"We're excited -- first Sprint Cup race for us," Turner said. "A little bit over our head maybe, but were going to have some fun out of it. Working with Bill -- it's fun to be around a veteran like that. The team is excited to have him in there and we're looking for a good run."

Turner has made a name for himself as an owner in relatively quick fashion, and this step is the next in what could be considered a quick progression. The team made its Truck debut in 2009 and quickly became a force in the series the next season with drivers Ricky Carmichael and Jason Leffler. In September 2010, Turner increased its portfolio with the purchase of Braun Racing in the Nationwide Series and for the past two seasons, the team has run a three-Truck and three-Nationwide car operation, amassing eight victories, 58 top-fives and 149 top-10s among both series.

"We feel like we've got our Truck program under control now; we're working hard on our Nationwide program and once we get it where we want we'll probably start running a few Cup races here and there," Turner said. "We will eventually progress into doing some Sprint Cup stuff, but we're trying to conquer one beast at a time."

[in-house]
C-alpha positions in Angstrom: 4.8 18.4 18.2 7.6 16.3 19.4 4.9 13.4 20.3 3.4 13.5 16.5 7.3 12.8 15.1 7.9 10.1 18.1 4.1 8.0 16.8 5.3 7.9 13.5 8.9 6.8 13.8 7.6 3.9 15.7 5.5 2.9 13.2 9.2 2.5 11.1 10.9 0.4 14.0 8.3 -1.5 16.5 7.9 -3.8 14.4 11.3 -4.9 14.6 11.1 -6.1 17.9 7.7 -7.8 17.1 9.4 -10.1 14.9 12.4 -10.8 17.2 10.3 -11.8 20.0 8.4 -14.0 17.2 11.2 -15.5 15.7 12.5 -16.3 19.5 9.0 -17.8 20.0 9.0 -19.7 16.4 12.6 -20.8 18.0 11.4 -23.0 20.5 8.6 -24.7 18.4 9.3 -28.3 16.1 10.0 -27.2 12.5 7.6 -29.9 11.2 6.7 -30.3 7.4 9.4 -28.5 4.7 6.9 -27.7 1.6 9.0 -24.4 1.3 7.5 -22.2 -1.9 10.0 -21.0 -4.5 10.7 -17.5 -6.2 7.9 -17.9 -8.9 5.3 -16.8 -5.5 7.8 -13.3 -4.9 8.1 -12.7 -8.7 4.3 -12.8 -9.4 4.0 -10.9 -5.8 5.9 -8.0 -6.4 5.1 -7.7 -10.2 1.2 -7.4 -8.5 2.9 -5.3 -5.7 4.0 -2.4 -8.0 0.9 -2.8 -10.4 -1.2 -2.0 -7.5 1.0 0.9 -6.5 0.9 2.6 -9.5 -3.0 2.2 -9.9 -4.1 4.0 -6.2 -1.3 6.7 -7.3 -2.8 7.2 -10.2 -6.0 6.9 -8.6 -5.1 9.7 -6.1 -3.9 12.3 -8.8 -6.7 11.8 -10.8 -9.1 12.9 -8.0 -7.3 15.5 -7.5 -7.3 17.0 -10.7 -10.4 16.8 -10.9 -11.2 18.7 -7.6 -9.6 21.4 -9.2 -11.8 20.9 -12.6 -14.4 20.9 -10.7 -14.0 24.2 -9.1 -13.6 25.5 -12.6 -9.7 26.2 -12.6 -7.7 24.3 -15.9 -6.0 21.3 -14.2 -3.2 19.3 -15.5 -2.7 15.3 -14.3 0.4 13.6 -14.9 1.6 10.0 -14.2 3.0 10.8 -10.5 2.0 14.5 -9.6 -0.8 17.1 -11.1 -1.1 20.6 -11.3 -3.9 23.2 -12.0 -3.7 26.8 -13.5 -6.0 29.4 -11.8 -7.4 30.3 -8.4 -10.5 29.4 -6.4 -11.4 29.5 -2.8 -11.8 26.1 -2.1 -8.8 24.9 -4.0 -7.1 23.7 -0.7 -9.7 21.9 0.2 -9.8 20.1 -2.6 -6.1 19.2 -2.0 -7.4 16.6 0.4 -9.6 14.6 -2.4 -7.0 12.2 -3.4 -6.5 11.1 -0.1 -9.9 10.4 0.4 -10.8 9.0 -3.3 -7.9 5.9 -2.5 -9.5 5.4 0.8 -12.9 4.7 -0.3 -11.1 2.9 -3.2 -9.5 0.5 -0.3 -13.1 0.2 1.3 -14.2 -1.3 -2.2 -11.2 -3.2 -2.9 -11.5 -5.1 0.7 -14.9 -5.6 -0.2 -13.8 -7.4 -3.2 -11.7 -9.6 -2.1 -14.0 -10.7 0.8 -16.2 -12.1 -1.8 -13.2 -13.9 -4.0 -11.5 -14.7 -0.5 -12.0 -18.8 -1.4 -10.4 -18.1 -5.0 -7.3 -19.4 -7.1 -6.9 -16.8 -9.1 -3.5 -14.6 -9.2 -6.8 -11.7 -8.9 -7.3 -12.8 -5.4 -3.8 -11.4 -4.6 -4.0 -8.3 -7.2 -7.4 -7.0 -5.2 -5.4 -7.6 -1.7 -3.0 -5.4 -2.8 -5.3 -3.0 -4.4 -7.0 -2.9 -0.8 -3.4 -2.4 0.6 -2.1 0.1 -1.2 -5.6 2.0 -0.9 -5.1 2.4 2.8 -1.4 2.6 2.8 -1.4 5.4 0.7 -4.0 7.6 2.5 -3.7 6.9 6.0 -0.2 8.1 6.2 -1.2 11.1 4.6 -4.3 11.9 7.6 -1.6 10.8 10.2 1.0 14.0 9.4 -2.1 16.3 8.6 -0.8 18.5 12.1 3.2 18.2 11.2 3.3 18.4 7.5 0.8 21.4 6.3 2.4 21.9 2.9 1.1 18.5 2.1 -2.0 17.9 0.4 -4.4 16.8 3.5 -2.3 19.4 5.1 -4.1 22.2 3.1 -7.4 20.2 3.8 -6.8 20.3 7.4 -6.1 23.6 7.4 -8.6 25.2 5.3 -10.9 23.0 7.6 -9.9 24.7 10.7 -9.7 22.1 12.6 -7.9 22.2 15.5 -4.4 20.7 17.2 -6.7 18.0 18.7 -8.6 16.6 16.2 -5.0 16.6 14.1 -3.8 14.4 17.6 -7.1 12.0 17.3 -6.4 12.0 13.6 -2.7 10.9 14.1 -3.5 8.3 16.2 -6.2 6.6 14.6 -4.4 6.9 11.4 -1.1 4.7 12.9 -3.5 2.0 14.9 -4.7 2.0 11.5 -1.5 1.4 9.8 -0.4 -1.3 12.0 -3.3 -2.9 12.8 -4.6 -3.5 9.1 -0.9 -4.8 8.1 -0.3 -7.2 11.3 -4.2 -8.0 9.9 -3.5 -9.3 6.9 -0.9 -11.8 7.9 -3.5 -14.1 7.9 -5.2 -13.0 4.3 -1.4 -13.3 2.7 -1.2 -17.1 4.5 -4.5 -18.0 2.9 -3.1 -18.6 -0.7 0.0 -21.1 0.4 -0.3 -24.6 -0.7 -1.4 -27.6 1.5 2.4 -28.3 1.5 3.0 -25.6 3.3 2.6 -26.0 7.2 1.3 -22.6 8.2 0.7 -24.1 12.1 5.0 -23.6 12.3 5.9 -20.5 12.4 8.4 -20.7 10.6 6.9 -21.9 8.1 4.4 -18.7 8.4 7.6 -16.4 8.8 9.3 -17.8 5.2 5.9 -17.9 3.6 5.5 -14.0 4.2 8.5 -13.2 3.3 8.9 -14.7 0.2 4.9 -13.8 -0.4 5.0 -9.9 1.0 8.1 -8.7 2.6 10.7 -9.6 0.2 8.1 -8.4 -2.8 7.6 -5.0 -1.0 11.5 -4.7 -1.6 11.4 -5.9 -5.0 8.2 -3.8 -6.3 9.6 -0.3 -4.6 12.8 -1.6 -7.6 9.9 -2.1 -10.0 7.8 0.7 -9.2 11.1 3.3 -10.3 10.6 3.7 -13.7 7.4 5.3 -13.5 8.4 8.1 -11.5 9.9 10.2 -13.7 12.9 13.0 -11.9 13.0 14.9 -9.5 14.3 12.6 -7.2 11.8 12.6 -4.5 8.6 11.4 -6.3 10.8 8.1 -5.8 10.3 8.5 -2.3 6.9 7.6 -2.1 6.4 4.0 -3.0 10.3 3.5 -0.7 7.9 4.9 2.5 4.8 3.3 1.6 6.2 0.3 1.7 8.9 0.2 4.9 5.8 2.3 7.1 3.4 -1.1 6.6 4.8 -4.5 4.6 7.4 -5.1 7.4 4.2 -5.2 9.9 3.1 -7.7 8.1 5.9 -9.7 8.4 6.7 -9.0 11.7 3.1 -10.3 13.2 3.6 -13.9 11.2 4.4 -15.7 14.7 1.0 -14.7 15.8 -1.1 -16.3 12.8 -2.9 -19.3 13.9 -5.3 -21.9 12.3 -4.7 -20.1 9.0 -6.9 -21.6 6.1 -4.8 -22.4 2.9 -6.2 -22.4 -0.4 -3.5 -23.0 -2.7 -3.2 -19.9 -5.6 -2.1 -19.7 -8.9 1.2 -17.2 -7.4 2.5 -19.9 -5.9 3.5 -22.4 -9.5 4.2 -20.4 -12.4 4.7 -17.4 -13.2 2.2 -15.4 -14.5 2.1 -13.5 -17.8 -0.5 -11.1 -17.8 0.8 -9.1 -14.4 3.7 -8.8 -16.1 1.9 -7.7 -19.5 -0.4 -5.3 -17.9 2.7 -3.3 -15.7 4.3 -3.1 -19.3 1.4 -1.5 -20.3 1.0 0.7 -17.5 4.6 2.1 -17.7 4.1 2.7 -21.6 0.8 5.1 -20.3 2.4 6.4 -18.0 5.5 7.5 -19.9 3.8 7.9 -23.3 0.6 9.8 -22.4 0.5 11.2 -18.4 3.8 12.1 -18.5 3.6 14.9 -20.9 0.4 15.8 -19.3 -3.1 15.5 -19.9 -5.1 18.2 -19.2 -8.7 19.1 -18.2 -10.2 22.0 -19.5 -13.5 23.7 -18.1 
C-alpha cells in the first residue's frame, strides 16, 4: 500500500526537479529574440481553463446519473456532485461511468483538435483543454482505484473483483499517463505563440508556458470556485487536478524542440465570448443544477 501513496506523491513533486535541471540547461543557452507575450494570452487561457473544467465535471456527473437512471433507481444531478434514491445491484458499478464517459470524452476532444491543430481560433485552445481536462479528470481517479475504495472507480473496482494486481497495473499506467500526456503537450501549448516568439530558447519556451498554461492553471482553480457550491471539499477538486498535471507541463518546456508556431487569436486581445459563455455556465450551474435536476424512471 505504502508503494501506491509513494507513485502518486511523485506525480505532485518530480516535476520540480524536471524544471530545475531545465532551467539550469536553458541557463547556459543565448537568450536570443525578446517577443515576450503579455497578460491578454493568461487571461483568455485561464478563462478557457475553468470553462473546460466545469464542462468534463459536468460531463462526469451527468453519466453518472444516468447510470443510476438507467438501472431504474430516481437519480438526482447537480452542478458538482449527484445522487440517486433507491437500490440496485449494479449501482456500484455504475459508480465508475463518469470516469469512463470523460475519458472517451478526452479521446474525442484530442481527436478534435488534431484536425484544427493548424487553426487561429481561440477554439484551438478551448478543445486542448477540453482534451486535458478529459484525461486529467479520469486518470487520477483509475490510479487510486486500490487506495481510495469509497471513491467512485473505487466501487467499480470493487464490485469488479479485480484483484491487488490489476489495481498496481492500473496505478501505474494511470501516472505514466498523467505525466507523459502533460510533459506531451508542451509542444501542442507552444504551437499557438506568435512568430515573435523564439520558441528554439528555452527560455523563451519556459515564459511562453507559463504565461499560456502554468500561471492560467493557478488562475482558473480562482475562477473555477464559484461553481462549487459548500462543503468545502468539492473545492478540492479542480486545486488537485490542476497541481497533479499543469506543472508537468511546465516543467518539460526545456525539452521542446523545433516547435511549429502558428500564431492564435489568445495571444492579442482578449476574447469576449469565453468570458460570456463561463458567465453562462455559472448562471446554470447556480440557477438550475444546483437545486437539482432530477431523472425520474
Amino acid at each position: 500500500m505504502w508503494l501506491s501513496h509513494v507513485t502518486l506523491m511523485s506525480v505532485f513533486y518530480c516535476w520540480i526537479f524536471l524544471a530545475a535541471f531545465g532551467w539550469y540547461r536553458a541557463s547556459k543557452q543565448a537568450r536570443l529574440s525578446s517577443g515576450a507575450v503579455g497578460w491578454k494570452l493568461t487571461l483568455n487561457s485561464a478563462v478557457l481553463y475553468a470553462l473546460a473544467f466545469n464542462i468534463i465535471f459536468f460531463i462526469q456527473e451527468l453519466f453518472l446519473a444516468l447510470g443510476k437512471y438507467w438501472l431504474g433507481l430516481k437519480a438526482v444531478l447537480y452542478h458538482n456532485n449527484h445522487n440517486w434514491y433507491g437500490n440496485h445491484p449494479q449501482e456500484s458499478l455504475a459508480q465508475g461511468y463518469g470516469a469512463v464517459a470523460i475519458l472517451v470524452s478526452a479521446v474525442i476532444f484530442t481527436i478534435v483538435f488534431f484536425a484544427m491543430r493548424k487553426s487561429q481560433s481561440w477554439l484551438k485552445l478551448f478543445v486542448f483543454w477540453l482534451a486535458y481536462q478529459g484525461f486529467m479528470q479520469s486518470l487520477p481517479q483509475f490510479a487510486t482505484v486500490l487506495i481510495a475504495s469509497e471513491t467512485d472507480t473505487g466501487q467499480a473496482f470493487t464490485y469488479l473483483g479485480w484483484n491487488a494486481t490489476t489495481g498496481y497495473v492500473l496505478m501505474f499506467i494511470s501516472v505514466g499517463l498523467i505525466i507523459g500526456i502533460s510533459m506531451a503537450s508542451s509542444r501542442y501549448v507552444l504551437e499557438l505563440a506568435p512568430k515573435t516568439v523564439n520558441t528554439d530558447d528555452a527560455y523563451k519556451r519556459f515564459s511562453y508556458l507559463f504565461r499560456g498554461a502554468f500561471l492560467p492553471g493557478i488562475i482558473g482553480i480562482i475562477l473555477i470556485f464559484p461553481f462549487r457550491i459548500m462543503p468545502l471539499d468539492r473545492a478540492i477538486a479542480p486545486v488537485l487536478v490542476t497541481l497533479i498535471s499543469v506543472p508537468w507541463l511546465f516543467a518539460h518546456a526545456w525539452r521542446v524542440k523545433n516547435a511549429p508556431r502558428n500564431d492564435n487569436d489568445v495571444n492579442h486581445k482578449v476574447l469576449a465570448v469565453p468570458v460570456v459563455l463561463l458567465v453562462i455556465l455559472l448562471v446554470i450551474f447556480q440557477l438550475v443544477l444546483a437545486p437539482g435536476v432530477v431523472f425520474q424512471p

Turner openly gives much of the credit for his success to Rick Hendrick and Hendrick Motorsports. The team gets its engines and technical support from Hendrick and the partnership has been very successful.

"Being able to work together as a team and give them what they need back from us -- we're on the track a lot of times ahead of them so we can tell them what we are seeing with our stuff," Turner said. "It works back and forth and it's really a great group of guys, anything Rick Hendrick touches it's that way."

Officially, this is a one-race deal for Turner. That being said, he didn't rule out more Cup races in 2012, although he was very coy with the details.

"I'm looking at a couple more," he said. "Nothing I can share at this time, but I made a couple of drivers a couple of promises and if they uphold their end of the deal, I'll uphold mine."

On the flip side, Elliott knows his time behind the wheel is coming to an end. He is closing in on his fourth decade in the sport, but this is a sport that cherishes youth, not necessarily experience. That's OK with Elliott. He looks at his role now as a "stepping stone." It's his job to do as well as he can, get Turner started on the right foot and turn this into an opportunity for a younger driver. "I know it's not a long-term deal, but it could be for somebody else," Elliott said. "It could position them to be more involved in this sport somehow, some way."

For now, the focus is on this weekend. Elliott is making his 60th Daytona Cup Series start Saturday night, and while he has no plans to catch Richard Petty and his 74 Daytona starts -- "I don't think I'll even try," he joked -- Elliott wants to be in the mix when the checkered drops after 400 miles.

"I just want to go out, run competitive and get out of here with a good finish," he said. "Be competitive, that's our goal. Top-10, top-15 -- if you're competitive you'll be there. If you avoid some of the mayhem, you'll be fine."

Not surprisingly, Turner's goals are a bit loftier.

"Sit on the pole, lead every lap, and win the race," Turner said with a smile. "That's the only way I race."